Rory closes the door and follows them into the kitchen to open the champagne and drink it. He wonders how much Amy wishes he'd qualified as a doctor, instead of a nurse.

When Rory's 18 he gives Amy back the tattered blue shirt that's been in his wardrobe for several years. She accepts it – surprisingly – without a fuss. Maybe she realises that they're both too old for this now. Maybe she realises that nine years is long enough to move on from the raggedy Doctor and start to live her life.

He wishes he could believe this. He wishes he could ignore the way she folds the shirt carefully and goes to put it away in her blue bedroom. But he can't. However much Rory would like to think otherwise, he'll always come second to Amy's imaginary friend.

"I'm not going back to any more of those stupid doctors," Amy declares, sitting on a swing and kicking off. "They're idiots."

"What about your aunt?" Rory asks, idly spinning on the roundabout.

"She'll have to put up with it," says Amy. "I'm not going."

He turns once, twice, three times. Her hair is flying loose in the breeze. "So ..."

"He'll come back for me, one day," Amy says, as if anticipating Rory's question.

Rory says nothing, but spins and watches Amy swing. It's entirely possible that she's entirely bonkers, but he loves her all the same.

When Rory Williams is 10 he meets Amelia Pond. She's small and stubborn and freckled and she's drawing pictures in the sandpit with a stick; lots of pictures of a box. He sits down and talks to her and she tells him about a man in a blue box who's going to take her travelling through space. He's called the Doctor, Amelia says very seriously. Later she shows Rory the pictures she's drawn of the man in the blue box and makes Rory try fish fingers with custard. Rory spits out his first mouthful and Amy tells him that the Doctor had had the same reaction to normal food – like apples, and bread and butter, and baked beans. Baked beans on toast is Rory's favourite and he can't understand why anyone would prefer fish and custard. But Amelia says that's because the Doctor's not a person, though he is real.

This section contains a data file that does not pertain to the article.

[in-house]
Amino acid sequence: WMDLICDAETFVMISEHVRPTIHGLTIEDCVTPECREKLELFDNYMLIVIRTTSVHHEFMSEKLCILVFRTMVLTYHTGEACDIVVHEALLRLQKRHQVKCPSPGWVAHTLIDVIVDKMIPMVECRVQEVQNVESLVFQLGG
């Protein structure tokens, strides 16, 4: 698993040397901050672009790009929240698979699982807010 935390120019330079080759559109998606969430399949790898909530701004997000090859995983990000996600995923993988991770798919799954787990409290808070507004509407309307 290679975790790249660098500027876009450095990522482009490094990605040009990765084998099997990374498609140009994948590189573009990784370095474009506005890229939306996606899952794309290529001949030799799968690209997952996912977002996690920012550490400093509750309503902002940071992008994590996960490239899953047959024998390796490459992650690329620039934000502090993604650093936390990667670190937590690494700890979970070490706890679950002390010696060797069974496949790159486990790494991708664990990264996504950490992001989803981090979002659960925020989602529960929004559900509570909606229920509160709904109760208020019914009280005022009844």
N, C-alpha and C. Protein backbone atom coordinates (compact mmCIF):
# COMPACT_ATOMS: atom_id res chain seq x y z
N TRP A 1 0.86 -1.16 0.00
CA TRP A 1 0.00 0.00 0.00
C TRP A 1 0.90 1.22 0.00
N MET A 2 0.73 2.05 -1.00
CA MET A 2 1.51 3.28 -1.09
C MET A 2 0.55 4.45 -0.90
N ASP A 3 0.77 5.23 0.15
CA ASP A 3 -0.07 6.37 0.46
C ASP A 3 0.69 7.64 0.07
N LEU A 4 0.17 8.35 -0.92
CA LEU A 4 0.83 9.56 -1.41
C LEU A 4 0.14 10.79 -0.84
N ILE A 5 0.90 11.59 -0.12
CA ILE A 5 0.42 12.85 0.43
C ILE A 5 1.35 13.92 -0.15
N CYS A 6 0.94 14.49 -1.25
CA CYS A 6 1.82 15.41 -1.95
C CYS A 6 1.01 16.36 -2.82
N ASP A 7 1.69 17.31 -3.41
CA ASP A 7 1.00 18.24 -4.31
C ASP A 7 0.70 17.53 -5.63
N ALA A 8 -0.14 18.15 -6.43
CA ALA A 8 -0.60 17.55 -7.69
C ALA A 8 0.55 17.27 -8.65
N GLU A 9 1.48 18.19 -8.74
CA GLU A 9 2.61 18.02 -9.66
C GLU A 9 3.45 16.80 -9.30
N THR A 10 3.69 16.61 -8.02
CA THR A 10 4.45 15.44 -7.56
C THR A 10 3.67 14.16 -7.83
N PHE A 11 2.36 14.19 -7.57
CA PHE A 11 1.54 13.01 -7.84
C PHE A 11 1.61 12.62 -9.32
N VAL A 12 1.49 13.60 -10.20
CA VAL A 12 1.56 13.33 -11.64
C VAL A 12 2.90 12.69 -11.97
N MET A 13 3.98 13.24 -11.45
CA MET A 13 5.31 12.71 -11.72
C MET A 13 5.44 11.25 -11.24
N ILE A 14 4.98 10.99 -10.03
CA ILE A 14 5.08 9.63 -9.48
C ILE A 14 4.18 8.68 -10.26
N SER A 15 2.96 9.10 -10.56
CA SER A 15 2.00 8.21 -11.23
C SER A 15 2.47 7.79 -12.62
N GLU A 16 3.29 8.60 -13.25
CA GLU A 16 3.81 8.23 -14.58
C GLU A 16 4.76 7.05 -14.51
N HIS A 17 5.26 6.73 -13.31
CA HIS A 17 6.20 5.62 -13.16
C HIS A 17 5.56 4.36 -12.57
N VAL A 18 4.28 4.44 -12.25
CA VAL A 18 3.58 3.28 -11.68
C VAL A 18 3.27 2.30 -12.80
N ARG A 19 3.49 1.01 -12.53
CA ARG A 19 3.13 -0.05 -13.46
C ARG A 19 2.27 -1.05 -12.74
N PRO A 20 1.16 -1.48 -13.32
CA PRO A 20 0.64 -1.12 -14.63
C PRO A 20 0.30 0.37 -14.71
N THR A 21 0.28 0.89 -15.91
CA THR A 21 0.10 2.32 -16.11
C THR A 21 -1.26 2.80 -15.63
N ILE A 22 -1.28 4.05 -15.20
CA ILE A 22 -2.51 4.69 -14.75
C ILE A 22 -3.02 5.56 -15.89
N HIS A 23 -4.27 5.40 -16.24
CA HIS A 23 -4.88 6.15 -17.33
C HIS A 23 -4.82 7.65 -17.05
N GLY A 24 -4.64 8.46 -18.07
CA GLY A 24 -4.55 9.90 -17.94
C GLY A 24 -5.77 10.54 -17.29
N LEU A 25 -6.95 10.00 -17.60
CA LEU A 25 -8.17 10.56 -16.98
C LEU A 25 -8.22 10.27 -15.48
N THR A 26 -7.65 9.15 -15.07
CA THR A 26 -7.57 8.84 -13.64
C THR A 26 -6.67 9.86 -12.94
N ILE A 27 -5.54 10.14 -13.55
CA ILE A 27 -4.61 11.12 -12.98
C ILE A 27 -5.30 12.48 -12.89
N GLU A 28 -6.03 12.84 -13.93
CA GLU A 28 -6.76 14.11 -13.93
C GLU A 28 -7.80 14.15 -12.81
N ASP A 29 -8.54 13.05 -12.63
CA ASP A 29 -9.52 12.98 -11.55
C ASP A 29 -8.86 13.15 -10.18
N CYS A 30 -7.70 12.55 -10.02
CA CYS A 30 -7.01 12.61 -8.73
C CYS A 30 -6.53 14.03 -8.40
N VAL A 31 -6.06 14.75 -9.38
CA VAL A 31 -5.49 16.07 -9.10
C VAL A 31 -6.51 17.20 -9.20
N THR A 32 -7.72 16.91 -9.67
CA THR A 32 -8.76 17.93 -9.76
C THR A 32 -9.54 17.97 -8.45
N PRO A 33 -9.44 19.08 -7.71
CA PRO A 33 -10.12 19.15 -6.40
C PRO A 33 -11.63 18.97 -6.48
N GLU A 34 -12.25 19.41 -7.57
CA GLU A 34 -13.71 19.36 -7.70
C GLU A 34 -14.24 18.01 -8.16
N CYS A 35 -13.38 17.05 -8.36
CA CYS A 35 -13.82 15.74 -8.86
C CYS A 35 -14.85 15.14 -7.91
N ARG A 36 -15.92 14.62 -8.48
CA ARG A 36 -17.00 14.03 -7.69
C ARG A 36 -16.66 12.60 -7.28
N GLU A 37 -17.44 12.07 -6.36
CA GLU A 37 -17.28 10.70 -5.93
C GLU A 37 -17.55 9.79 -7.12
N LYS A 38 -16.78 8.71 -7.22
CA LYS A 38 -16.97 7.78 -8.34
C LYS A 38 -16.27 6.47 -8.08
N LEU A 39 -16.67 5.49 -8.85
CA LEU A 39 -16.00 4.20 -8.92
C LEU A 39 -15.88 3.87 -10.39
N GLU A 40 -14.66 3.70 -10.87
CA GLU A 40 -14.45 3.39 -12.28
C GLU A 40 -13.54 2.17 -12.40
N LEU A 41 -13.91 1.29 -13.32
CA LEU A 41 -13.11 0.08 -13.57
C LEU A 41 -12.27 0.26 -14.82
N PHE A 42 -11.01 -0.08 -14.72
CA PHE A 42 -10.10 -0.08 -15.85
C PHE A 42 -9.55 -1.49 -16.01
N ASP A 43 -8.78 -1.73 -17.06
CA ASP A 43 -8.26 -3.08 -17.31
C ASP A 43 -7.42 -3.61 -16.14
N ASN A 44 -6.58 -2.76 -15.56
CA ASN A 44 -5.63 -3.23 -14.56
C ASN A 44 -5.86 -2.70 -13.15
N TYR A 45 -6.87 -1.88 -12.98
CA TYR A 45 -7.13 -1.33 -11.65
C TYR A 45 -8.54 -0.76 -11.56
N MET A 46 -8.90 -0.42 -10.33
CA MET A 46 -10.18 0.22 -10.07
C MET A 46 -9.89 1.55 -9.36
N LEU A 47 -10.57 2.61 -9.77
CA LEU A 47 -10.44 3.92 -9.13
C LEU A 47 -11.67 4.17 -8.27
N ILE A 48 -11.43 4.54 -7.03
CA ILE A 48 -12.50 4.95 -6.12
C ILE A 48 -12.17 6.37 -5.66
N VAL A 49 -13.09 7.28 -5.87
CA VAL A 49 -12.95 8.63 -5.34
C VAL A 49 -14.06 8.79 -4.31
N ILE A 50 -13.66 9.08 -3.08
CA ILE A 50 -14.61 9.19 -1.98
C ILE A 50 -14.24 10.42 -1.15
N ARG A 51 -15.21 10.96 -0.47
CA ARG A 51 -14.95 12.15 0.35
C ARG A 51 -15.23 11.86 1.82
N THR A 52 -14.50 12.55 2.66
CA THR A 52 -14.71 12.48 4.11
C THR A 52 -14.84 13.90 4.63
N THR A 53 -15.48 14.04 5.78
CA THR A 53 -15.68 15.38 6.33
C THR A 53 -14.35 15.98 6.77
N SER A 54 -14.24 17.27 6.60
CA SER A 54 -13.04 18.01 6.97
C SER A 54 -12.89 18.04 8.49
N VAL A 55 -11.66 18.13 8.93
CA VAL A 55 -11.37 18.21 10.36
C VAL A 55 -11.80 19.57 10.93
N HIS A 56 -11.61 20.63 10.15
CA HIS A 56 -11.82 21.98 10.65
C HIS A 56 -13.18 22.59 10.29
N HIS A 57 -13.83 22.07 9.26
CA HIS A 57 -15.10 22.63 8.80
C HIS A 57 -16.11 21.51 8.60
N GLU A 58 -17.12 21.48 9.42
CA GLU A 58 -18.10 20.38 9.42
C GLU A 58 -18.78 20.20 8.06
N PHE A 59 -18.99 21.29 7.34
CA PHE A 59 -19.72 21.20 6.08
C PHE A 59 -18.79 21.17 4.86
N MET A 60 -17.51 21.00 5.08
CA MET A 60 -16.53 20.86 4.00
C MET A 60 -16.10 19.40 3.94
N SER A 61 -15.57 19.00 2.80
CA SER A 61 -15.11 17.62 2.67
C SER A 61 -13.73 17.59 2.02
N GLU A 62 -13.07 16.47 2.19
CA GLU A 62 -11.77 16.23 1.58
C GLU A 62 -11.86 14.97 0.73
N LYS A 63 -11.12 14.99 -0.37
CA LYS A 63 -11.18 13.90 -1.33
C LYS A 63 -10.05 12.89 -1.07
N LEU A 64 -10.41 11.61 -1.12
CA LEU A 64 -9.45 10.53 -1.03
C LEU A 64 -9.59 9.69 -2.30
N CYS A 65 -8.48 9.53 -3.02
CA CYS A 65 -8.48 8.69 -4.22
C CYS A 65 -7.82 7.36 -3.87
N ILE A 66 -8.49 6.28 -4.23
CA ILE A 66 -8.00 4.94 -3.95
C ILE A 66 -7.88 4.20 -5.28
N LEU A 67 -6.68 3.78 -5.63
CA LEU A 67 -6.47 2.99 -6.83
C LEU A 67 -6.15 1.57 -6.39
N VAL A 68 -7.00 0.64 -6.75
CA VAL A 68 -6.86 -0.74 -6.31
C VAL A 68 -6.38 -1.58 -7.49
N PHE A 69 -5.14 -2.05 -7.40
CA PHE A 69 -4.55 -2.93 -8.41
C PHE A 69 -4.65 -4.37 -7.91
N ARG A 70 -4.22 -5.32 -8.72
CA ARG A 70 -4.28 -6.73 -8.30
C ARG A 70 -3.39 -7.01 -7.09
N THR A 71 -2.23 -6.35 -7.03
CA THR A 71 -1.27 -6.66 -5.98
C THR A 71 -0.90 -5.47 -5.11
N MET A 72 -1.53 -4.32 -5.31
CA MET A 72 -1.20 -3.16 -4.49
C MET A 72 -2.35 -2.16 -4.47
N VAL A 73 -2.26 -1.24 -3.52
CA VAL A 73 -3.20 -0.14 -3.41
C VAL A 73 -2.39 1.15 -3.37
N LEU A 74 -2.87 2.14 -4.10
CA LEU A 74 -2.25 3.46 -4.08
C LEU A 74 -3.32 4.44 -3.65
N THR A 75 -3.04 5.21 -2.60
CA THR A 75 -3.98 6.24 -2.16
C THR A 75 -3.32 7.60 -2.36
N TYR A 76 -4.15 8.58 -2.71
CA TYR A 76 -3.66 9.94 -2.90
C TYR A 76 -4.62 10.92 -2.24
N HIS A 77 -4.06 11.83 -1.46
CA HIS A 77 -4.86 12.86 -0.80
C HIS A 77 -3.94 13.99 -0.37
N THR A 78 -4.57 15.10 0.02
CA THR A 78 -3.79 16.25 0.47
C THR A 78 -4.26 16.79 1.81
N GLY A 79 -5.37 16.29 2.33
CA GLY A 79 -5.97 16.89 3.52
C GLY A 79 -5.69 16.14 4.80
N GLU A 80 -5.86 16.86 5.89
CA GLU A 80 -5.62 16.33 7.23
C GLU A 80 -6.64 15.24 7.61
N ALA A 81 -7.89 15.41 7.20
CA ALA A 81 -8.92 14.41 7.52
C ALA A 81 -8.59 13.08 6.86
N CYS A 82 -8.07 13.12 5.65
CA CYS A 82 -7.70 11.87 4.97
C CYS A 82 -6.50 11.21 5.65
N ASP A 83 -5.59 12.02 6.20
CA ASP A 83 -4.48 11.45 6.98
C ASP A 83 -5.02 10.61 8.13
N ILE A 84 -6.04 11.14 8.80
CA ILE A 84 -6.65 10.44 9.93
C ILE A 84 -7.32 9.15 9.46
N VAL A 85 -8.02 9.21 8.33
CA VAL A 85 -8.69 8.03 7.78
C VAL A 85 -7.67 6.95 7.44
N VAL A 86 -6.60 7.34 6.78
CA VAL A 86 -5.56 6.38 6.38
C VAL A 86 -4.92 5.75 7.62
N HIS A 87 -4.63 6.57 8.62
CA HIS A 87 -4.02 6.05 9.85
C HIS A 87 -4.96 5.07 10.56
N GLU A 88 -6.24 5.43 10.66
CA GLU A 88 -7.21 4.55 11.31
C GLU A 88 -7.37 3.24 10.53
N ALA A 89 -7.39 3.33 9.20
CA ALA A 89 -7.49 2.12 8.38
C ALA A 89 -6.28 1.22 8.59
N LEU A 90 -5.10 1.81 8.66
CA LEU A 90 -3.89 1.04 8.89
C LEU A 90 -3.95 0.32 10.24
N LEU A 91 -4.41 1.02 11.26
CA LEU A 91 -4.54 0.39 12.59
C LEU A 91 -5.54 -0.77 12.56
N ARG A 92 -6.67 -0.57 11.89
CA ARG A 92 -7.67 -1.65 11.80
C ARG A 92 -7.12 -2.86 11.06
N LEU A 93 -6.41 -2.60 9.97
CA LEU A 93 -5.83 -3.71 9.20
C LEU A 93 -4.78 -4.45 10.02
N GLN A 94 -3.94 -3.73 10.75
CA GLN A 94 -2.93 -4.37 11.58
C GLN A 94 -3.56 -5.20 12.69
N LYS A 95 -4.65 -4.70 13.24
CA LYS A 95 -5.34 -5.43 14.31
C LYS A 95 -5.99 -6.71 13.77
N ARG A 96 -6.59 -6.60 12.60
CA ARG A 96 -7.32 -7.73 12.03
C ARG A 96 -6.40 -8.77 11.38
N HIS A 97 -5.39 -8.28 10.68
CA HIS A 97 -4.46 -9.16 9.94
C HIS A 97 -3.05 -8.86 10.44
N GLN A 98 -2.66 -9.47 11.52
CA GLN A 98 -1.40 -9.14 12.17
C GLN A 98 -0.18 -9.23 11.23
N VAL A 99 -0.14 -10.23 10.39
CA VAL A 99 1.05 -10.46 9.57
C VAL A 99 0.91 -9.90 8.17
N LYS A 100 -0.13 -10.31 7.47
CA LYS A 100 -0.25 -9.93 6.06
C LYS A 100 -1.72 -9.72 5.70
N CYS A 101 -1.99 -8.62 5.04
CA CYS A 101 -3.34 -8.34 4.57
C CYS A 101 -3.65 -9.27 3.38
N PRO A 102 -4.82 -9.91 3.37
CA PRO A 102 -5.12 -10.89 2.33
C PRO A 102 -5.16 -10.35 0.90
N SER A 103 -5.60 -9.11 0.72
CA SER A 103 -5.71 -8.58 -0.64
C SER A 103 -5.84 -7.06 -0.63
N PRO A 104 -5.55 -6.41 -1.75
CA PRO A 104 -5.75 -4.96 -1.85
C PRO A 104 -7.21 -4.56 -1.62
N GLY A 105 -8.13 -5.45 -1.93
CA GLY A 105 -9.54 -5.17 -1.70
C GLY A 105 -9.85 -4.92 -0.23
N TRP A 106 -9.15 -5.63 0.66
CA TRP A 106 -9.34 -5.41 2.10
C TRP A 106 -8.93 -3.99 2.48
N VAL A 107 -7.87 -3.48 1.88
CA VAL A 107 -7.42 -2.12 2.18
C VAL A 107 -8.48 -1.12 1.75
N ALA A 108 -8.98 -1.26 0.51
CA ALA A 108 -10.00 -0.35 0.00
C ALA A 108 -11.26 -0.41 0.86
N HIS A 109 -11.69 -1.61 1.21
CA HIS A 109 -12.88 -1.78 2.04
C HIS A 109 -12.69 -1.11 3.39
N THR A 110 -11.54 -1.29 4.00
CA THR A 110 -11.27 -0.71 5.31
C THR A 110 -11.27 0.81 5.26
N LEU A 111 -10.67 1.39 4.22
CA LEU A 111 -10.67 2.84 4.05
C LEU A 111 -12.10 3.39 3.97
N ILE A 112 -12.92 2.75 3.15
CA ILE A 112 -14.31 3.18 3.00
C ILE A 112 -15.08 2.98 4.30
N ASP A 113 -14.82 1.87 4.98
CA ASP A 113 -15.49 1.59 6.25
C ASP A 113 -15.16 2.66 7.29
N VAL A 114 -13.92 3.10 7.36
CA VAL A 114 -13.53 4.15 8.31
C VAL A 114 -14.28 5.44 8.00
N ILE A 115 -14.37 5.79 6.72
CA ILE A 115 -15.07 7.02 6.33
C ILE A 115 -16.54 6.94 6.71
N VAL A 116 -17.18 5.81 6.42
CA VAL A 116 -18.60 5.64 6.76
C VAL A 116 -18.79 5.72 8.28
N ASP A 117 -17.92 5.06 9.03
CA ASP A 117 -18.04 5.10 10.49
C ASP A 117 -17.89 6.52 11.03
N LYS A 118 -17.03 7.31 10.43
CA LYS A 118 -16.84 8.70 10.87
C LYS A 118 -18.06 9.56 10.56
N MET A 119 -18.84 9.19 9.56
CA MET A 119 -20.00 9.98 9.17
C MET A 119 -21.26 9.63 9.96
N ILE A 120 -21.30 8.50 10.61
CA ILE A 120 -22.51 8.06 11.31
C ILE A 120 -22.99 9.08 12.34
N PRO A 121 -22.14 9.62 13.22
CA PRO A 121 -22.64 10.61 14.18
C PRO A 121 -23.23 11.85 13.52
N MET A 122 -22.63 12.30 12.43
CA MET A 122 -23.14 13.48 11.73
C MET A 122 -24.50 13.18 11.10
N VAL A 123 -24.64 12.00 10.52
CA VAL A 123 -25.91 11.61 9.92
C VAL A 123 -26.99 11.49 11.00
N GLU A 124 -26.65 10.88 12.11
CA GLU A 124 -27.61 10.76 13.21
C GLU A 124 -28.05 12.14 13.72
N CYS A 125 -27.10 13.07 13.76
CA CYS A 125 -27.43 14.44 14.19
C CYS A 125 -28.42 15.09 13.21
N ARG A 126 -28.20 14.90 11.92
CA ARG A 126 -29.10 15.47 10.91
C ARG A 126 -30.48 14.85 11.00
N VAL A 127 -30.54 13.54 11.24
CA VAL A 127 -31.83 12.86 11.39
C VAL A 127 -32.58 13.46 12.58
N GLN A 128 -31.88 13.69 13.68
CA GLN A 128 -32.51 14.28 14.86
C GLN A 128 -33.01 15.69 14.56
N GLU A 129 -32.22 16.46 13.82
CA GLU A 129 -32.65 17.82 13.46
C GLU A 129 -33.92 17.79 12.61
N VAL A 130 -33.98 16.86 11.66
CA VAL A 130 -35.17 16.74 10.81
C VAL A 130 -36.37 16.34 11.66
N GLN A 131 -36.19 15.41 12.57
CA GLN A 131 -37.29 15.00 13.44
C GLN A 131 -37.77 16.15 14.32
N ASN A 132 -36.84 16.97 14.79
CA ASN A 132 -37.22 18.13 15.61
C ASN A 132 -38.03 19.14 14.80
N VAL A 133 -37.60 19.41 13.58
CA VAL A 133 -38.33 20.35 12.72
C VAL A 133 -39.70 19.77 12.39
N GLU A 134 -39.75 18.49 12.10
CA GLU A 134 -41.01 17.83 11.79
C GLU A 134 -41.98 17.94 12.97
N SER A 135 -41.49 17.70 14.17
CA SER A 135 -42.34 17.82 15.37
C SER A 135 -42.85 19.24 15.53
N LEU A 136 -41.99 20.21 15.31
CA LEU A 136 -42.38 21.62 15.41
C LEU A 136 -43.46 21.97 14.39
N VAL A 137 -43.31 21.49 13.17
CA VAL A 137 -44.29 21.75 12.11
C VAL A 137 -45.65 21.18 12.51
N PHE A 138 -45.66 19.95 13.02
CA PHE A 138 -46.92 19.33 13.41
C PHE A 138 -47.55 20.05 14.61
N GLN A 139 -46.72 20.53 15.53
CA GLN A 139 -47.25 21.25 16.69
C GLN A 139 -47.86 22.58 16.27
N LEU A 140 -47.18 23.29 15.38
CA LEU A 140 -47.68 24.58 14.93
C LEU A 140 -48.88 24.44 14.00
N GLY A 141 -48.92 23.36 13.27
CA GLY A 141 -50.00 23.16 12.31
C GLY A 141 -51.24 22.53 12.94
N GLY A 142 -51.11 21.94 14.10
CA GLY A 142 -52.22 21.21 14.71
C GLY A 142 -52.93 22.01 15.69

Rory thinks Amelia is a bit weird but he likes her anyway. She makes him laugh, and though the boys at school reckon he's stupid for hanging around with a girl he soon finds that he and Amelia Pond have become, somehow, best friends.

The first decade of Rory Williams's life is nothing extraordinary. He walks and talks at the normal times, is mildly naughty at school, likes football and Thomas the Tank Engine. He likes going to the village sweetshop and choosing his favourites from the old-fashioned glass jars on the shelves, and he likes going to his grandmother's house and being fed cakes and tall mugs of milk. It's a good childhood. He's happy.

But sometimes, just sometimes, he wakes up in the middle of the night screaming after a nightmare in which he's engulfed by the brightest of bright lights and becomes nothing. His mother strokes his hair and smooths his brow and tells him that he could never possibly become nothing – that he'll always be something, whatever happens to him. He goes back to sleep, soothed, warm and safe.

In one reality, Susie Williams gazes at the blue line on the white stick of the pregnancy test, bursts out laughing, and rushes to tell her husband.

In another reality, she throws the test away and tells herself it doesn't matter. The spark that could have been Rory flickers and dies, and never ever was.